- Cape student sues, accuses school officials of slamming her to ground multiple times (04/28/16)45
- Bob Evans restaurant in Cape Girardeau among chain's 21 closings (04/26/16)9
- Missouri House votes to allow concealed weapons without permits (04/28/16)6
- Two hurt in motorcycle wreck on Interstate 55 (04/25/16)1
- Law firm requests information about Cape's traffic cameras (04/25/16)2
- Local lawmakers split over failed medical marijuana bill; voters may have a say (04/26/16)19
- Police report filed, but no charges in incident at Cape Central (04/29/16)37
- Tanker truck catches fire near Oak Ridge (04/24/16)7
- Local company makes eco-friendly kitty litter that cuts cat-box smell (04/25/16)
- Senator introduces bill for I-57 that would connect Sikeston with Little Rock (04/28/16)4
It's not about the money ... Sometimes it's the perks
Hotel suites. NBA tickets. Maybe even a motor home.
When it comes to baseball stars, sometimes it takes more than millions of dollars to complete a deal. Once in a while, the quirks and perks can make all the difference.
Take Roger Clemens. If the Houston Astros really want to tempt him out of retirement, they should consider offering him a contract that features his lucky number.
The Rocket wore No. 21 for most of his career. And when he signed with Boston a decade ago, it was for $21,521,000 -- with a signing bonus of $621,000.
"The importance of No. 21 to Roger was best illustrated when he built his house and asked me if I could get the post office to have his address end in 21," agent Randy Hendricks said.
To help entice Japanese shortstop Kaz Matsui this month, the New York Mets added this extra: two translators, one for him at the ballpark and another for his family. Total: up to $100,000.
A benefit in Nomar Garciaparra's contract could soon come into play. If the shortstop is traded and sells his Boston-area home for less than the appraised value, the Red Sox must pay the difference.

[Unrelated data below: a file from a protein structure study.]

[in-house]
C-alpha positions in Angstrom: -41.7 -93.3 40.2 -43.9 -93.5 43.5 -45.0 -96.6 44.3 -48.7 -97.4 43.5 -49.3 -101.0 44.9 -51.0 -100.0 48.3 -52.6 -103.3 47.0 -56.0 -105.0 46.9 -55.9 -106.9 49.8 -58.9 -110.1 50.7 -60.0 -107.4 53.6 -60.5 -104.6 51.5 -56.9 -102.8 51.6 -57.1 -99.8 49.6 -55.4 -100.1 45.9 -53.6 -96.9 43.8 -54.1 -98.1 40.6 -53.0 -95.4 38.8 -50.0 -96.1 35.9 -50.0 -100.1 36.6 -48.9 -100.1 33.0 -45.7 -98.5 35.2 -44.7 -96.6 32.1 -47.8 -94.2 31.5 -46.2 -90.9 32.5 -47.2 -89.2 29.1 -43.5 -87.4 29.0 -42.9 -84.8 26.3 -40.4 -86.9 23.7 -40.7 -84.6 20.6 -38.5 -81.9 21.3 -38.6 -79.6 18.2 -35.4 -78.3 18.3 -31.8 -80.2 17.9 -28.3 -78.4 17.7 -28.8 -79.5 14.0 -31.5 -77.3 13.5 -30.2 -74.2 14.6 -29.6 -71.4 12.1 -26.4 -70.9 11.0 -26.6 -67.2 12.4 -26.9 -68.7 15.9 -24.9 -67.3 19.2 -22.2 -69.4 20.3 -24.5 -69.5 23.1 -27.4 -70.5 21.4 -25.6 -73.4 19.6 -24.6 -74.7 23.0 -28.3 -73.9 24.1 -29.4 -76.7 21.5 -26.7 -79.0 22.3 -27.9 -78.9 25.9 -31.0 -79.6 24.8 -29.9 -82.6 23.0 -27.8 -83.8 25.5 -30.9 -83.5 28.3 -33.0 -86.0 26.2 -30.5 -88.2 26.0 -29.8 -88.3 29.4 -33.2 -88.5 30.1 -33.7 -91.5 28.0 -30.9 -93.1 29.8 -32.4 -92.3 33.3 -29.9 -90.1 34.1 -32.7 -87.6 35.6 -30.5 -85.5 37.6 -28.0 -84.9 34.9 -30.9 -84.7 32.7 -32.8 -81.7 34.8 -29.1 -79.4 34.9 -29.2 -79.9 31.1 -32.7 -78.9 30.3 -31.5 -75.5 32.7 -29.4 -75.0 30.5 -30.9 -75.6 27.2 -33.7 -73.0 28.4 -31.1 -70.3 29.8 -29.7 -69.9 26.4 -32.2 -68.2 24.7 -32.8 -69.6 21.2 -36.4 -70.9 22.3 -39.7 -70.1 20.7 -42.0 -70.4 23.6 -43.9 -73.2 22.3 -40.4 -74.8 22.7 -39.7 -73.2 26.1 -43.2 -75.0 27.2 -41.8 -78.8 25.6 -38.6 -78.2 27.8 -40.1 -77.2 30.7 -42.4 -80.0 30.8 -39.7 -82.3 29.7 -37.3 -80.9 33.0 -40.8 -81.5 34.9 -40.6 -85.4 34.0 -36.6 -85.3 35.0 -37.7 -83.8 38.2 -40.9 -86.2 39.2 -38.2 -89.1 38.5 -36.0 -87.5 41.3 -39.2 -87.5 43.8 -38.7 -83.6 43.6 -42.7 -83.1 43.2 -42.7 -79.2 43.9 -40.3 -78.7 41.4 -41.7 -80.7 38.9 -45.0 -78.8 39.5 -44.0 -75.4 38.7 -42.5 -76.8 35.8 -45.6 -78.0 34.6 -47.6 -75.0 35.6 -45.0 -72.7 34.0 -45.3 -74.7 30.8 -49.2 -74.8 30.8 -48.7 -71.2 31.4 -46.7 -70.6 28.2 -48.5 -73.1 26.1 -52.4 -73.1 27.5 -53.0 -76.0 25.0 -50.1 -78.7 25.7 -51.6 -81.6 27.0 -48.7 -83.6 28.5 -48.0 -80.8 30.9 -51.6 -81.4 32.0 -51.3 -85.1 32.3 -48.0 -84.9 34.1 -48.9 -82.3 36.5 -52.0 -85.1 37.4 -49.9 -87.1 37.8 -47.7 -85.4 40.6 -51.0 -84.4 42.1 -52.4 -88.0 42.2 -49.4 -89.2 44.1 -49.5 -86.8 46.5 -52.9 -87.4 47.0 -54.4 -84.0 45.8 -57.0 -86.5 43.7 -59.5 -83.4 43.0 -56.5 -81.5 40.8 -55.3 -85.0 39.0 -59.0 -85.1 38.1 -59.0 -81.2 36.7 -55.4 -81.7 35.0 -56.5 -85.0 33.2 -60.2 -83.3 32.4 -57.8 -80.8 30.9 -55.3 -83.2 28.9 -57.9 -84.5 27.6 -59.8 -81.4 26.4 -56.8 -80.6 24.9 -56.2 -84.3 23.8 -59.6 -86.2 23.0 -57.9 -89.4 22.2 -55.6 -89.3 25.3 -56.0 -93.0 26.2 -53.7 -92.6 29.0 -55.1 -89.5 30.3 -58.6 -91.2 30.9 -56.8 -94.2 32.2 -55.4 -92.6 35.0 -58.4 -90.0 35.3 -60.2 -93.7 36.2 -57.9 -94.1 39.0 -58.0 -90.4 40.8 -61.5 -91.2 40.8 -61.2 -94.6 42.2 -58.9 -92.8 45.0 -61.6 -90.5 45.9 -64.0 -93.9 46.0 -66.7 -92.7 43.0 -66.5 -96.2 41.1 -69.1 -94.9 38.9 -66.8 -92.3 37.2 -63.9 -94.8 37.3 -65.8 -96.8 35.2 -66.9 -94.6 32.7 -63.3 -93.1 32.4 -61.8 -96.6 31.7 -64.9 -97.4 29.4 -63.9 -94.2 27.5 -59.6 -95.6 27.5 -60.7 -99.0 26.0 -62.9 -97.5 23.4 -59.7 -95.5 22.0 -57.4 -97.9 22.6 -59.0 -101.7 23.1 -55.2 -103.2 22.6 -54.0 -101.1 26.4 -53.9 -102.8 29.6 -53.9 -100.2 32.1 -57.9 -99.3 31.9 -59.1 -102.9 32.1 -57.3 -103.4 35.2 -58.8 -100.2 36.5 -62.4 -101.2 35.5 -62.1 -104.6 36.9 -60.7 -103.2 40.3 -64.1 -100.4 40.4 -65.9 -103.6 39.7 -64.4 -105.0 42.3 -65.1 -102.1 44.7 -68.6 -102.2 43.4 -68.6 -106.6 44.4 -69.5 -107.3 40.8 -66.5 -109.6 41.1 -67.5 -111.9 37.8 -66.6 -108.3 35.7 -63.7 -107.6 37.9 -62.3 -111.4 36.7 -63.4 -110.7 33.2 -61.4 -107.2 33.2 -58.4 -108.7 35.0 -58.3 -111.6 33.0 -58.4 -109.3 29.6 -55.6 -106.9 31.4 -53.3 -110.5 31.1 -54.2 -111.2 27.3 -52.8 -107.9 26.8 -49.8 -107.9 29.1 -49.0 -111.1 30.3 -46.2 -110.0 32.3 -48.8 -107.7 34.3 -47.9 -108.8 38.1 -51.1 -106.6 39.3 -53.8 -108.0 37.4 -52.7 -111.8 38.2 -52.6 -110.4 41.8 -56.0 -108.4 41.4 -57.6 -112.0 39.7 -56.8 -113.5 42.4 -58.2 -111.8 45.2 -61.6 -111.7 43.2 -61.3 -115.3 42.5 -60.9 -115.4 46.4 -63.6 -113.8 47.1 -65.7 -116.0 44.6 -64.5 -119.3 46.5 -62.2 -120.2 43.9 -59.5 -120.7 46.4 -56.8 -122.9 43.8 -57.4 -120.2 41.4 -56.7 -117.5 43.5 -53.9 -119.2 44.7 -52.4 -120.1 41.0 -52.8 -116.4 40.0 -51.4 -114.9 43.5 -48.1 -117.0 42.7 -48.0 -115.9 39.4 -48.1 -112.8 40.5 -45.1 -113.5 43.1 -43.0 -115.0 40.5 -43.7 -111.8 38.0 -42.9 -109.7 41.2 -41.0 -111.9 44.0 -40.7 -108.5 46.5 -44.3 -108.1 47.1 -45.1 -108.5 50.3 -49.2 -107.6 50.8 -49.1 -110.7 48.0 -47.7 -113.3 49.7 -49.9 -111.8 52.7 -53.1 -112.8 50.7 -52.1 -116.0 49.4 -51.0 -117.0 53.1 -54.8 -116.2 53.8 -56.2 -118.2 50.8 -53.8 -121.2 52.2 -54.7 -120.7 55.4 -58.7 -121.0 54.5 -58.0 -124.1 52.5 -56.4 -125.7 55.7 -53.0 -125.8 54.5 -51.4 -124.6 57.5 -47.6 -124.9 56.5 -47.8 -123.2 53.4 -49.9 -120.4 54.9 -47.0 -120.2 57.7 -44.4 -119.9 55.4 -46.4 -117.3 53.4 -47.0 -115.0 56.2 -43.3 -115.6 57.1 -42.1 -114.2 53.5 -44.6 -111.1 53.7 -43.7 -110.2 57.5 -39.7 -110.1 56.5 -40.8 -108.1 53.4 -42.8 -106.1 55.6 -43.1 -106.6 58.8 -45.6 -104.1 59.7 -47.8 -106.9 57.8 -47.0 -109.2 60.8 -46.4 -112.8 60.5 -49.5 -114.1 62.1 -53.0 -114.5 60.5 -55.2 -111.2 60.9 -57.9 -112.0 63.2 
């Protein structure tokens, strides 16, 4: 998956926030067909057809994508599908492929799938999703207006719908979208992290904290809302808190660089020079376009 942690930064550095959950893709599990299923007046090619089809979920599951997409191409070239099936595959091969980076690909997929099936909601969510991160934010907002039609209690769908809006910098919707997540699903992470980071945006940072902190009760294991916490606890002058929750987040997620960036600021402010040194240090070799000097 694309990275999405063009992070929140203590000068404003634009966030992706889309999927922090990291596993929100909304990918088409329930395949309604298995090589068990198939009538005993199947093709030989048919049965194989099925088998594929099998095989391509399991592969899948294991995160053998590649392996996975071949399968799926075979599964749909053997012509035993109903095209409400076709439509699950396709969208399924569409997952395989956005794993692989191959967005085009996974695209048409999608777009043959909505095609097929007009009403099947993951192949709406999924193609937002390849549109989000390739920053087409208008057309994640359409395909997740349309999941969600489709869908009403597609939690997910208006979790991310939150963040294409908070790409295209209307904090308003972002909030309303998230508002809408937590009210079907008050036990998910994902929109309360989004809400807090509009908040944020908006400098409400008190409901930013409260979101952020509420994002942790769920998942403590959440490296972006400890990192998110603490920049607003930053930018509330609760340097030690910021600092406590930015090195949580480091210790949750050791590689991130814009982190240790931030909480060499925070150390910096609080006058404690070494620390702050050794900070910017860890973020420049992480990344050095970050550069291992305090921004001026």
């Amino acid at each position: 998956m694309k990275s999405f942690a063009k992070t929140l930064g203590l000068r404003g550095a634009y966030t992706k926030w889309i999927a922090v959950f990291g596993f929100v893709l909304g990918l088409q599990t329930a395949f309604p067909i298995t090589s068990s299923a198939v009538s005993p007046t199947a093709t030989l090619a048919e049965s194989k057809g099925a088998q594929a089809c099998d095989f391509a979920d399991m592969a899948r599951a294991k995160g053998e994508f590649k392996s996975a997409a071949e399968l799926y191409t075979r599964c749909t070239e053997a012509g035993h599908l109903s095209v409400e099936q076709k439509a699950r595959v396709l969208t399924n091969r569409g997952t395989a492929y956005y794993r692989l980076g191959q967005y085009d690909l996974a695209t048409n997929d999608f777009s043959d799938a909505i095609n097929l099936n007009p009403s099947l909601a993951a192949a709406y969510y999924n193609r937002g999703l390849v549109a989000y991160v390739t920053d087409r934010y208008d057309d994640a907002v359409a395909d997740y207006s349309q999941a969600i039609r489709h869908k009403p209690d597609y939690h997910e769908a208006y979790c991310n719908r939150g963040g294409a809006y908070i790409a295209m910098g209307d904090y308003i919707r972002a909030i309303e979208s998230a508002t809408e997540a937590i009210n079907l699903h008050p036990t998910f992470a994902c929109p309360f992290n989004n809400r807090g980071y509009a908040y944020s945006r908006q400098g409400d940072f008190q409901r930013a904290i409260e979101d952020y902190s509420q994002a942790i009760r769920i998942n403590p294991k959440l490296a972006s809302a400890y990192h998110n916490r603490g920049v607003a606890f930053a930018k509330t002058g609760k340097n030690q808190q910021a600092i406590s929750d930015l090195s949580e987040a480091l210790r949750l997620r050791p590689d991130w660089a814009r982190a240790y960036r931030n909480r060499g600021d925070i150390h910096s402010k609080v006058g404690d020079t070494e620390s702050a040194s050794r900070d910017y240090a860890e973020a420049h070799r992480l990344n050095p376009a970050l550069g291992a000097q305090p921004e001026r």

Sorry, no Winnebagos
Traveling man Rickey Henderson once tried a novel approach. He wanted the Mets to give him a Winnebago.
"We obviously did not get it," agent Jeff Borris said.
Yet when Arizona lured free agent Randy Johnson in late 1998 with a four-year deal worth more than $52 million, Diamondbacks owner Jerry Colangelo tossed in a neat treat. He gave the 6-foot-10 pitcher a pair of half-season tickets to the Phoenix Suns, also owned by Colangelo.
"When the money is almost equal, it's the other little perks that might get it done," said agent Keith Miller, a former major leaguer for the Mets and Kansas City. "It's an accommodation."
"You have to be a premium player to get them," he said. "When I played, I just hoped to get a single room."
Need some space
Now, baseball's labor contract guarantees every player his own room on the road. Curt Schilling, Greg Maddux and some All-Stars get hotel suites.
"It went from an extra perk to now that's it," said Chicago White Sox executive Roland Hemond, who's worked in pro ball for more than a half-century.
"There's a tendency to ask because it's a status symbol. They think it's a benefit, and it may be a detriment," he said. "Guys used to spend a lot of time talking baseball with their roommates. You don't have that anymore."
Recently retired Mark Grace's contract provided him with a golf club membership and Phil Nevin's cost of joining a country club is covered. Kazuhiro Sasaki gets $50,000 for a personal trainer.
Of course, special treatment is not unique to ballplayers. The entertainment field is full of pampered performers.
The Rolling Stones' contract rider assured them a snooker table at concert venues, singer Christina Aguilera specifically got Flintstones vitamins and Boyz II Men requested two dozen black towels.
Former Houston reliever Charlie Kerfeld once asked for -- and received -- 37 boxes of Jello in a contract provision. All the better to play pranks on his teammates, he said.